Movie Review: ‘Christopher Robin’ is a charming live-action take on ‘Pooh’

WTOP's Jason Fraley reviews 'Christopher Robin' (Jason Fraley)

WASHINGTON — Sometimes you go into a remake skeptically thinking “Why bother?” and exit so pleasantly surprised that you do your best impression of the honey bear, “Oh, bother.”

That’s what happened with “Christopher Robin,” Disney’s new live-action take on A.A. Milne’s 1926 children’s book and 1966 animated classic “Winnie-the-Pooh,” providing a charming companion piece to last year’s criminally underseen biopic “Goodbye Christopher Robin.”

While that film explored the “making of” story, like “Saving Mr. Banks” did for “Mary Poppins,” this film takes an imaginative dive into the fantasy world of Pooh. Here, an adult Christopher Robin (Ewan McGregor) works hard selling luggage in his London boardroom. That is until one day he is paid a visit by his imaginary childhood friend, the stuffed bear Winnie-the-Pooh.

All of our favorite characters return from the Hundred Acre Wood. We get the bouncy tiger Tigger (Jim Cummings), a donkey named Eeyore (Brad Garrett), Kanga and Little Roo (Sophie Okonedo and Sara Sheen), there’s Rabbit (Peter Capaldi) and Piglet (Nick Mohammed) and there’s Owl (Toby Jones) — but most of all Winnie the Pooh (Cummings pulling double duty).

Cummings voices Pooh to perfection, sounding exactly like originator Sterling Holloway, who also voiced the Cheshire Cat in “Alice in Wonderland” (1951), Kaa the Snake in “The Jungle Book” (1967) and Roquefort in “The Aristocats” (1970). While Cummings is spot-on as Pooh, his Tigger voice pales in comparison to Paul Winchell, but at least Garrett nails the mopey Eeyore.

If you were an Eeyore-style cynic who thought that live-action creatures are “never gonna work,” you’ll be won over by the visual effects. Sure, it takes some getting used to seeing beloved cartoon characters as stuffed animals (i.e. “Paddington”), but I promise you’ll fall for them anew.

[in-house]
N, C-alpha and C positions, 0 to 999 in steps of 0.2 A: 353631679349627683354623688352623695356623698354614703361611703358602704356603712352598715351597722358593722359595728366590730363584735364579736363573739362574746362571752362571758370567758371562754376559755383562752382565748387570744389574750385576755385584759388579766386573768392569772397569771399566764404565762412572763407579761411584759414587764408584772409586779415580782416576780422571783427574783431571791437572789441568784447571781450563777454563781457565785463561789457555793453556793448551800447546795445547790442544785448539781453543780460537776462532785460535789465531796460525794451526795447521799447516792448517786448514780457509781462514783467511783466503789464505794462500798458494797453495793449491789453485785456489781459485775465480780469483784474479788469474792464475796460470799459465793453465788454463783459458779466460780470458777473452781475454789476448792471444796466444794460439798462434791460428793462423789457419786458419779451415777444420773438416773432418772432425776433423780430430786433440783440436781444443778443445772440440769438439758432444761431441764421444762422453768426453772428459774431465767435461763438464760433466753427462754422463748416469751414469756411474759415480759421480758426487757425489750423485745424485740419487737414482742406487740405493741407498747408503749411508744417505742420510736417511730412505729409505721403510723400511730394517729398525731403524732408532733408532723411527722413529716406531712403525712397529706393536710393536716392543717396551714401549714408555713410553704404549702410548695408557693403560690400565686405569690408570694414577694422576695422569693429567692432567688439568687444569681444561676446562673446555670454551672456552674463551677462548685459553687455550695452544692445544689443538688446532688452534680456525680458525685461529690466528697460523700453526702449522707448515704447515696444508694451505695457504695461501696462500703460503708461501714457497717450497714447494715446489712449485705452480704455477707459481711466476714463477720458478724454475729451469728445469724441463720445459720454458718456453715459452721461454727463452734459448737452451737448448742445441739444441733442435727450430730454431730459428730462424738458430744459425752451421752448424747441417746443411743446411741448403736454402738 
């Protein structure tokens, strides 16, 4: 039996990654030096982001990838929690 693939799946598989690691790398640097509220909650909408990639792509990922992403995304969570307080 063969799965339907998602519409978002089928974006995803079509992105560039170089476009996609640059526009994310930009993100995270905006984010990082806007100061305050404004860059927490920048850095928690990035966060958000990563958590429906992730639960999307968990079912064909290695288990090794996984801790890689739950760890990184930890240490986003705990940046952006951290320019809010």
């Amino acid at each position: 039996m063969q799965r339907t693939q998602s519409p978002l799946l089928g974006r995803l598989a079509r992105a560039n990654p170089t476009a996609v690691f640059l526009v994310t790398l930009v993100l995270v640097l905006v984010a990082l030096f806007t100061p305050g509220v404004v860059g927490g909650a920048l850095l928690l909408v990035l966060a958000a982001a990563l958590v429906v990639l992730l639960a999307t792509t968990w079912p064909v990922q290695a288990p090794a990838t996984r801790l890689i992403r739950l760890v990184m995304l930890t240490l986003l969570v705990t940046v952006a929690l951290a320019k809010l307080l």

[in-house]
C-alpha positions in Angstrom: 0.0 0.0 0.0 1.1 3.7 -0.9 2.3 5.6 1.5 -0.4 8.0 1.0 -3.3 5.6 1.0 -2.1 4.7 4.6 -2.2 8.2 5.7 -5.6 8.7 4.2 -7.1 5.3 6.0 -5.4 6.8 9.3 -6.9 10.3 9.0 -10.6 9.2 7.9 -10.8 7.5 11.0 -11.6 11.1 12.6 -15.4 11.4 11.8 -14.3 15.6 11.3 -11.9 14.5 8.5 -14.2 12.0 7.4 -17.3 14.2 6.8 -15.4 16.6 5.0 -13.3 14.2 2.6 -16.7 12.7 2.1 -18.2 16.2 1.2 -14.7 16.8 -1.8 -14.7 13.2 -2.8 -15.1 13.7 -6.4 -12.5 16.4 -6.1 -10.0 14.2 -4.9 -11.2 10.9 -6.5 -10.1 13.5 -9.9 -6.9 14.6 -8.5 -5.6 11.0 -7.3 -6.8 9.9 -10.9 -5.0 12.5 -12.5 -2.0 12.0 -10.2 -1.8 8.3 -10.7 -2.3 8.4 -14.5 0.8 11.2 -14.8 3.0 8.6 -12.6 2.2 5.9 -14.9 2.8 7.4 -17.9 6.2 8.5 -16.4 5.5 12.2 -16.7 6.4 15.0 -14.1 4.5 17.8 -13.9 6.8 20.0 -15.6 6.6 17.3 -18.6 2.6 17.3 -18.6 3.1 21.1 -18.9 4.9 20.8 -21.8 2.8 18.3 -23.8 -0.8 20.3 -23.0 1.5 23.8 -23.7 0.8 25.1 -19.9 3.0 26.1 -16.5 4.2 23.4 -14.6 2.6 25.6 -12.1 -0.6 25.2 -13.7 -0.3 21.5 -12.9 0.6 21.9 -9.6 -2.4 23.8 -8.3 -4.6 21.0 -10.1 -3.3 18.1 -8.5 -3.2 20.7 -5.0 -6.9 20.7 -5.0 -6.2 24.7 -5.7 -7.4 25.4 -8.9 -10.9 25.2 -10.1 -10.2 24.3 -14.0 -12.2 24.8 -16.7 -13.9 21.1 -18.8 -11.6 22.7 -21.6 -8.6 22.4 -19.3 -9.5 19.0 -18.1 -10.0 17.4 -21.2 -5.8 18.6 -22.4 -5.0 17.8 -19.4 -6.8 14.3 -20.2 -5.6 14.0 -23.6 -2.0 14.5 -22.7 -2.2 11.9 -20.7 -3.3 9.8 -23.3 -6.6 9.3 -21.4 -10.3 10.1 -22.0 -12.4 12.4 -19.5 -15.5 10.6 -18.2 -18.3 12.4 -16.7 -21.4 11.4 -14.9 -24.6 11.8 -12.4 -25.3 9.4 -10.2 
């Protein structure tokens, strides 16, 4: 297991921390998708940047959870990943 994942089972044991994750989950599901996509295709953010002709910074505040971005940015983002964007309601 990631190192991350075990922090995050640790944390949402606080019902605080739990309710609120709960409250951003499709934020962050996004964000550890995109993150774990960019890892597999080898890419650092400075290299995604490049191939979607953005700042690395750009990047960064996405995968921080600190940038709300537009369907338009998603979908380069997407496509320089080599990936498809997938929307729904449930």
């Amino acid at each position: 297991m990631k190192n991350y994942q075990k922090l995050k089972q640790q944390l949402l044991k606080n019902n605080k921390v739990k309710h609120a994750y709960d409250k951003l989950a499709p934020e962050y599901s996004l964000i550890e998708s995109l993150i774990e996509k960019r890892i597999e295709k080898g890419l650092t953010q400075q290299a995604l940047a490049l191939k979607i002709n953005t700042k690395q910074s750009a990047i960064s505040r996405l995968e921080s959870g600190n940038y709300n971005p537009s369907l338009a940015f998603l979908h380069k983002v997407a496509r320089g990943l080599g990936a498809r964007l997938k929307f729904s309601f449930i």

Parents will grin at the nostalgic callbacks, from “The Tigger Song” to Pooh’s “Up Down, Touch the Ground” stretches, while children will chuckle at the various new gags. Hats off to screenwriters Alex Ross Perry (“The Color Wheel”), Tom McCarthy (“Spotlight”) and Allison Schroeder (“Hidden Figures”) for delivering dialogue that is consistently chuckle-worthy, not to mention a particular waterfall sequence that makes laugh-out-loud use of slow disclosure.

Leading the charge is director Marc Forster, who’s shown impressive range from indie dramas (“Monster’s Ball”) to zombie flicks (“World War Z”). However, his most useful experience comes from directing Johnny Depp as “Peter Pan” author J.M. Barrie in “Finding Neverland” (2004), weaving in storybook elements like the animated pages of a chapter book flipping on screen.

Forster’s best choice was casting McGregor, who last year played Lumiere in the live-action “Beauty and the Beast” (2017). It’s easy to see why he keeps getting cast; McGregor exudes charm across genres, from “Big Fish” fantasies to “Moulin Rouge!” musicals. Gone is the daring juvenile from “Trainspotting” and in his place is a seasoned talent who keeps getting better with age, inspiring Pooh to study his face and say, “I don’t see any cracks. Just wrinkles.”

McGregor is our grown-up vehicle for the film’s thematic lessons, a workaholic who evolves into a loving family man to his wife (Hayley Atwell) and daughter (Bronte Carmichael). In a world where so many adults behave like blustering heffalumps, slimy woozles and cynical donkeys, it’s refreshing to see a family flick that reminds us of what’s truly important in life.

To quote Pooh’s recurring mantra in the movie: “Doing nothing often leads to the very best something,” which is another way of saying that sometimes you need to allow enough time in your life for coincidence to become inspiration. So take a step back, take a deep breath and focus on what really matters — family, friends and, occasionally, a giant pot of honey.

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